Calaveras Big Trees State Park
Jul 10, 2013
Jan 06, 2014
. Pretty fascinating to see. There was also a tree called The Palace hotel, it had reminded viewers of the central courtyard carriage entrance and then we finally got to The Agassiz. Approx dimensions are: 25 feet in diameter at 6 feet above the ground, and 250 feet tall. Weight can reach 6000 tons. We had lunch sitting on a fallen tree next to it, you cannot fathom the true size. After refueling and recharging the batteries we headed back down and completed the 8km loop to the car. We drove back to the North grove, where the kids and Ginny remained in the car while Rich and I did the 2.7 km loop around the grove. Seeing the the Big Stump, the “Mother and Father of the Forest” and the Pioneer Cabin Tree which at one time was a drive through tree. Then back to the car and headed home. We were all pretty tired so got some pizza for dinner. Then got the kids off to bed and Rich and I sat up catching up on our correspondence.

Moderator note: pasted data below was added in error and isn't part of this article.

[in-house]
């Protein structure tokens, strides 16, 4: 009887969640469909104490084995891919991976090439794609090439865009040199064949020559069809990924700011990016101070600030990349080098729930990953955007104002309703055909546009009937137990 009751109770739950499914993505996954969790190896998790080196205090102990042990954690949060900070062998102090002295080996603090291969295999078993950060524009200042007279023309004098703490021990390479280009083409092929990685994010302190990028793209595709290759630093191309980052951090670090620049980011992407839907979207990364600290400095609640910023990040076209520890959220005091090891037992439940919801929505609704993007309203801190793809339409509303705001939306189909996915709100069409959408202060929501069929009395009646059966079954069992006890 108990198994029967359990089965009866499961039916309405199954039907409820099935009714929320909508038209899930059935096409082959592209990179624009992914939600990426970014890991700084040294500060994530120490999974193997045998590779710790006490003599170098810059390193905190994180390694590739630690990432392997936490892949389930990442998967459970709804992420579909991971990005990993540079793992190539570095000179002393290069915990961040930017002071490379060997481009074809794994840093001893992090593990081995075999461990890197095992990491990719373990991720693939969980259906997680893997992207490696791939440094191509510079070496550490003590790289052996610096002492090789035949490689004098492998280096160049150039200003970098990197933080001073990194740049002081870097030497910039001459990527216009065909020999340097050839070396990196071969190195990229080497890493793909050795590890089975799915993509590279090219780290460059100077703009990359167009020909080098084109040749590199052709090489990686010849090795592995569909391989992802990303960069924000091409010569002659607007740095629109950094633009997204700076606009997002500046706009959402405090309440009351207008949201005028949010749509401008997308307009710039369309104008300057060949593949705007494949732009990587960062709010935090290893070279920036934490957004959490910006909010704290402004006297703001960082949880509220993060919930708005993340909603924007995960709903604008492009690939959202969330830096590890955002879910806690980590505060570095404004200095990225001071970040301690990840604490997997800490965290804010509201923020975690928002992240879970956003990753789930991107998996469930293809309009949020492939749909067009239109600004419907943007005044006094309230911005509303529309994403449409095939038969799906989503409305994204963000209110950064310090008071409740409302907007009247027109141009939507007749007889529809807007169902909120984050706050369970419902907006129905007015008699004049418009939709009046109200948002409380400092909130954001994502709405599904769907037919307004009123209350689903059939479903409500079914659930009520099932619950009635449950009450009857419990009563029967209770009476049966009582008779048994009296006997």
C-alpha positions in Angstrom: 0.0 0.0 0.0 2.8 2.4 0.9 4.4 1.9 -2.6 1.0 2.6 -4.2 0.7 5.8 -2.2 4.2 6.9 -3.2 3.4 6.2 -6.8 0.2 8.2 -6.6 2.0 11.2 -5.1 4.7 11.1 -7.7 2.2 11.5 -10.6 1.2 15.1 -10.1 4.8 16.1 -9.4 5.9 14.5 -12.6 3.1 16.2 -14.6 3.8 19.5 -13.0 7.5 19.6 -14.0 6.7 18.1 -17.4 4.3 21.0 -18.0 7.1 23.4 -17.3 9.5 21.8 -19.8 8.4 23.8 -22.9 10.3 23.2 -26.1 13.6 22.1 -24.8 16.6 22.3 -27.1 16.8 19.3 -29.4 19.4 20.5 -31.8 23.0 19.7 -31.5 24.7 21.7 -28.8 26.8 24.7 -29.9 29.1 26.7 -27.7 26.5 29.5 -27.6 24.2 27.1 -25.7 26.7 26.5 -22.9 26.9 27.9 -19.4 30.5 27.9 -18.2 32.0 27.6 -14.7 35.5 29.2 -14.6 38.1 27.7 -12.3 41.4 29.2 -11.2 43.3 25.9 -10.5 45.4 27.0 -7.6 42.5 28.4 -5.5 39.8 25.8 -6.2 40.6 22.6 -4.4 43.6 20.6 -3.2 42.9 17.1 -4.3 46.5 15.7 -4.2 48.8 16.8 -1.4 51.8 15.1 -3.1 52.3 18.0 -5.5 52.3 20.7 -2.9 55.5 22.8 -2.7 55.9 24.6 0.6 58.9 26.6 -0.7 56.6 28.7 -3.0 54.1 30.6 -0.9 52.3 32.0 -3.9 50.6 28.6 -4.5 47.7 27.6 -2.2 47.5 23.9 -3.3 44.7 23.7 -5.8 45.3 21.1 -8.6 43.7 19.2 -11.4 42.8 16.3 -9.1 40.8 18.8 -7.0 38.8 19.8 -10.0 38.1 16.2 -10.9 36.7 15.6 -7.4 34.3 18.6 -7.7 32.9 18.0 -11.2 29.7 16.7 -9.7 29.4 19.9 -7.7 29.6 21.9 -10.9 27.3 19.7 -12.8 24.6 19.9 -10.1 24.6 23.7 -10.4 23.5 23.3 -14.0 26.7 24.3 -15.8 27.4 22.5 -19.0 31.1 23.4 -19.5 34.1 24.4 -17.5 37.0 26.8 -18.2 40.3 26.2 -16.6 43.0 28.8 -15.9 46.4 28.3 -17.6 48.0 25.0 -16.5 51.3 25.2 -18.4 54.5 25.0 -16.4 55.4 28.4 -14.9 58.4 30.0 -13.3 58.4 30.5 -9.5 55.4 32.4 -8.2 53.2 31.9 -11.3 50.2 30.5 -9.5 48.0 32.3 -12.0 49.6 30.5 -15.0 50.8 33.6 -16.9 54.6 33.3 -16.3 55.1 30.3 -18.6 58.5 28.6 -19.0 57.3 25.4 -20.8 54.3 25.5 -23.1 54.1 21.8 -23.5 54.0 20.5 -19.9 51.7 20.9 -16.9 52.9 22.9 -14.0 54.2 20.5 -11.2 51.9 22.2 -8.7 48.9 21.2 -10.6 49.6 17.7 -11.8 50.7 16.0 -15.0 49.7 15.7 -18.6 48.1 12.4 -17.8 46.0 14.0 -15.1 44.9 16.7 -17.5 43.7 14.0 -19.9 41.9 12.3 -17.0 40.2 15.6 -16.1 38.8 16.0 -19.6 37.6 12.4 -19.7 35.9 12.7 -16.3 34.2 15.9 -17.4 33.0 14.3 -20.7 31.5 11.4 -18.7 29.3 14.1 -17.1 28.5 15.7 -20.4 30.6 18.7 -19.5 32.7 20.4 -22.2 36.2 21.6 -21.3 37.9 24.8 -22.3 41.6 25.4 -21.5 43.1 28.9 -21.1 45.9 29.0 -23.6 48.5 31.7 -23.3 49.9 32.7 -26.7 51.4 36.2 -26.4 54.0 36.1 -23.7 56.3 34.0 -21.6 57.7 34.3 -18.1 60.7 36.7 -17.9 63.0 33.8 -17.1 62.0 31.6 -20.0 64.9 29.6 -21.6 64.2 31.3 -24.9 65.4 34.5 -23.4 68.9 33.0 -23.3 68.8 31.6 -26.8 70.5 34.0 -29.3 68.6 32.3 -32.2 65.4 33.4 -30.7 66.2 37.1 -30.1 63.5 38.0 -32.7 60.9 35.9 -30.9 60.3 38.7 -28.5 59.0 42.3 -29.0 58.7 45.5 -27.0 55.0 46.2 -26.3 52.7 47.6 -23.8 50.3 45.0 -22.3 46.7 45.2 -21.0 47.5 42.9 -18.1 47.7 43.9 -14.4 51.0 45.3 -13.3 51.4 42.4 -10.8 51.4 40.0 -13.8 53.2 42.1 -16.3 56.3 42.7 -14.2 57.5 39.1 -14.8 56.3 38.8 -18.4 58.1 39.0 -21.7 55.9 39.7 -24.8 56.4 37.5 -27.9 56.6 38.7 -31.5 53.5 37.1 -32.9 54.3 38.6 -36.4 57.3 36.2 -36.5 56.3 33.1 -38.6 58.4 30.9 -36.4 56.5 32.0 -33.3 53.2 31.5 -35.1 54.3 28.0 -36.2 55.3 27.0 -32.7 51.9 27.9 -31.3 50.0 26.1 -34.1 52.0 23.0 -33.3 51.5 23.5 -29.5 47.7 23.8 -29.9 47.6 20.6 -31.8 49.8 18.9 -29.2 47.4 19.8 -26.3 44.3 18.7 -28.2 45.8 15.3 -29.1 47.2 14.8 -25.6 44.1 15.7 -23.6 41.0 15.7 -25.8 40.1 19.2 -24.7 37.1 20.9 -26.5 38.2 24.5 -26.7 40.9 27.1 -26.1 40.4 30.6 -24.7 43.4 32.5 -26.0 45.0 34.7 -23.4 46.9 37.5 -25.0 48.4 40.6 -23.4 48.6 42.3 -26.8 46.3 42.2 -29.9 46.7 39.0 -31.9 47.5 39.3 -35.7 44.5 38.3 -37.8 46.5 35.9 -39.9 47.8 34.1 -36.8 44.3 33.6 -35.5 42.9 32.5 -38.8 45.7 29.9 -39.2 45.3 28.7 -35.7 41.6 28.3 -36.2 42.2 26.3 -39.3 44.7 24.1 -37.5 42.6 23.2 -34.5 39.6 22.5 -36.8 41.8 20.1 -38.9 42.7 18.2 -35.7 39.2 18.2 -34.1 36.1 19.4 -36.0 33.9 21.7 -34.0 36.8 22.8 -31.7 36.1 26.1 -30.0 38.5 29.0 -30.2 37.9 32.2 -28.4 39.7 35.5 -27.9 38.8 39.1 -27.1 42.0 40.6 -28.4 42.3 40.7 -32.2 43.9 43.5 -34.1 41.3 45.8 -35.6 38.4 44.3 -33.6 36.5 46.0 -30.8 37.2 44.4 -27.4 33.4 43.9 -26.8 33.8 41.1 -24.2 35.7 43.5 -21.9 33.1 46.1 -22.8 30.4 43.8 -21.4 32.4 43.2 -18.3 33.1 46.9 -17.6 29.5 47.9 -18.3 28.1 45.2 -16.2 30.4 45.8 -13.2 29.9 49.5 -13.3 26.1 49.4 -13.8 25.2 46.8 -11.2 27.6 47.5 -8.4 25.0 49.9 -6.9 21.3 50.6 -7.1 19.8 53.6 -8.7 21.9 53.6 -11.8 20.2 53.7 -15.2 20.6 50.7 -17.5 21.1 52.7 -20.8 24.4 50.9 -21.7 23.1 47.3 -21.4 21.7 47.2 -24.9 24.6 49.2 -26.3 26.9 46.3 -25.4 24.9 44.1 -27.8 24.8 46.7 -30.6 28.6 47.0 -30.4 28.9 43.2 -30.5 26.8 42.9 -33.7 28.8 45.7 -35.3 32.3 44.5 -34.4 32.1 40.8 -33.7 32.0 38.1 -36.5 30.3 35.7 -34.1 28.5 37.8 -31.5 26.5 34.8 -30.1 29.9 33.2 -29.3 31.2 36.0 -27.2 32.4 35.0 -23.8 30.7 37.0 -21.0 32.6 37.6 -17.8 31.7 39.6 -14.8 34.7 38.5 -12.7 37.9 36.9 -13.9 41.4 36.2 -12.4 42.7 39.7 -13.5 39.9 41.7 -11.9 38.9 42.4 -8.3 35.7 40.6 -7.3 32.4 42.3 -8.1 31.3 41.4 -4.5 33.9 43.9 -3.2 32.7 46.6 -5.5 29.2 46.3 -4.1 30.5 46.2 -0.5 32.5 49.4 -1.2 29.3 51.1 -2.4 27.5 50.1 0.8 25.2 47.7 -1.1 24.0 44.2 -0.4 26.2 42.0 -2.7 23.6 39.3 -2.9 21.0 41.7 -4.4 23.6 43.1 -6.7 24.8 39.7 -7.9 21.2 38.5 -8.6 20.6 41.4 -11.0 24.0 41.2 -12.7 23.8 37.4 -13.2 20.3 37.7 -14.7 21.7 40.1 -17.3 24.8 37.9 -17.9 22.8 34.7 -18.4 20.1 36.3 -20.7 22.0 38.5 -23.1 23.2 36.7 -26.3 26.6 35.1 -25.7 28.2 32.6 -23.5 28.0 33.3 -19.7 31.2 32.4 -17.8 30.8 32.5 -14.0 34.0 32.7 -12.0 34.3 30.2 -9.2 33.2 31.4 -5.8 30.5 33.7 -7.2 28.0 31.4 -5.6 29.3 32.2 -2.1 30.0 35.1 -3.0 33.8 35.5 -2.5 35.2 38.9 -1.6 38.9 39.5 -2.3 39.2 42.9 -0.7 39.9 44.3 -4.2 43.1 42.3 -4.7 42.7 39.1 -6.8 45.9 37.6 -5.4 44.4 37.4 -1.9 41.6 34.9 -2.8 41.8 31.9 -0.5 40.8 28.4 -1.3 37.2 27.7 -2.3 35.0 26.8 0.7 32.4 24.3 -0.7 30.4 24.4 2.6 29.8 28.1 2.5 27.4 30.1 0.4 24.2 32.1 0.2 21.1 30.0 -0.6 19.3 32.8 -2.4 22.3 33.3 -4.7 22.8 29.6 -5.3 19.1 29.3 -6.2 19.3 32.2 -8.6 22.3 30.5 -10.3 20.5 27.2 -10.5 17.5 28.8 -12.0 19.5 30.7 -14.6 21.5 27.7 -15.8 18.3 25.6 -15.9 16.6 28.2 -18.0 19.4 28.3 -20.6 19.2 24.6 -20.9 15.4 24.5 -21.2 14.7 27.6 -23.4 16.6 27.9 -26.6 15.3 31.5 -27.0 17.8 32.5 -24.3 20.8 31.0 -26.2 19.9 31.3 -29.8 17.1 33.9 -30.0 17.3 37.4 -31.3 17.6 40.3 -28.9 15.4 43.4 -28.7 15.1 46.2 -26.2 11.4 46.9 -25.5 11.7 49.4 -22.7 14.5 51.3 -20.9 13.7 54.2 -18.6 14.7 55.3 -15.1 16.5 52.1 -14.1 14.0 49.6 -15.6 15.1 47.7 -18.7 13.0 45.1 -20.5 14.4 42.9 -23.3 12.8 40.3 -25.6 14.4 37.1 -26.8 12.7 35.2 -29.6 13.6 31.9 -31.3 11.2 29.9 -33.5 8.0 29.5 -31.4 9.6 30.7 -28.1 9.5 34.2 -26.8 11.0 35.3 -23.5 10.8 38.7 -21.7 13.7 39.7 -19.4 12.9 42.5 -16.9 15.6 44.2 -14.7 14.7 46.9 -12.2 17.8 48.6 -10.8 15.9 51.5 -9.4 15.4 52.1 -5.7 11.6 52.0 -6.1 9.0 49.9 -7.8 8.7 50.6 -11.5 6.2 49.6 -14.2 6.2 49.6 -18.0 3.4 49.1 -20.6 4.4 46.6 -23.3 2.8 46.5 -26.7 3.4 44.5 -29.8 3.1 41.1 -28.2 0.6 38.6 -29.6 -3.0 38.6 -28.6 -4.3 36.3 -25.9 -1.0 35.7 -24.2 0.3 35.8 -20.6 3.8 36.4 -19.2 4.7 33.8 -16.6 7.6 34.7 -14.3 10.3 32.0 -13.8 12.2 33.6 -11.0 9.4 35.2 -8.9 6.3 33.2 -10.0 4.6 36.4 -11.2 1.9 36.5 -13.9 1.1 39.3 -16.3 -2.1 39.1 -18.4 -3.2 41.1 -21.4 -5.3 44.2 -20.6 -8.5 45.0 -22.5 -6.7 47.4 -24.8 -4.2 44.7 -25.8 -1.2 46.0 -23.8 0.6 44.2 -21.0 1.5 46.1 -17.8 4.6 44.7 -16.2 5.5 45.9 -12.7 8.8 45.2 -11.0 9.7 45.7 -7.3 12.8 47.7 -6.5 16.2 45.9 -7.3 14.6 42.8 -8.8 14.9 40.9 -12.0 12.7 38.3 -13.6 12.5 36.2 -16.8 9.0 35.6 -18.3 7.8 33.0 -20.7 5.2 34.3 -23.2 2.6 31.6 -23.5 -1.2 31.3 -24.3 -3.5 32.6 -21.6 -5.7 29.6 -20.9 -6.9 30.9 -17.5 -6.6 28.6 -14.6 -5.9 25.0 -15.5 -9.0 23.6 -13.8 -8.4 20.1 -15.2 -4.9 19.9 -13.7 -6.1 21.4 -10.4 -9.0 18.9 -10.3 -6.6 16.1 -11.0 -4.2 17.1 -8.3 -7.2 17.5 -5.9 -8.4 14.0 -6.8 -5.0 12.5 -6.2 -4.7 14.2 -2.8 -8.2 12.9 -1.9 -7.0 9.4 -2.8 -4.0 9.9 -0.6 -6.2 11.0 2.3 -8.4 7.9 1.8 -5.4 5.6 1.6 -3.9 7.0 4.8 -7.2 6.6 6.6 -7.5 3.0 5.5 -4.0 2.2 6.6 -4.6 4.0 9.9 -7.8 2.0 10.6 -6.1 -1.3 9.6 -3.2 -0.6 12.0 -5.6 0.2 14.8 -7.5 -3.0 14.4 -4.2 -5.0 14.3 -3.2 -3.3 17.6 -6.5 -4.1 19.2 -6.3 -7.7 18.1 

This morning we got up, had breakfast and headed out. We drove through Farmington, bypassed Angels Camp, through Arnold to Calaveras Big Trees State Park. We met a volunteer who was very informative and gave us a few suggestions. We decided to head to the South grove to do the walk and find the largest Giant Sequoia that they have The Agassiz Tree, one of the " Top Ten" Sierra redwoods in size. We drove the 8 miles further into the park and parked. We had a 1.6km walk to reach the beginning of the trail. It crossed Beaver Creek and climbs through tall sugar and ponderosa pines before it continues upstream alongside Big Trees Creek. There were so many "tall trees" that we were at first guessing as to which ones were the giant sequoias but none of them were!! After the trail junction we were then actually walking among the Sierra redwoods. We walked past a large hollow sequoiad lying across the creek, you could even walk in it as it was so large. As we continued on our walk we came past one aptly named Chimney Tree as it's insides were long ago severely burnt by ﬁre, forming a “chimney” in a still-living tree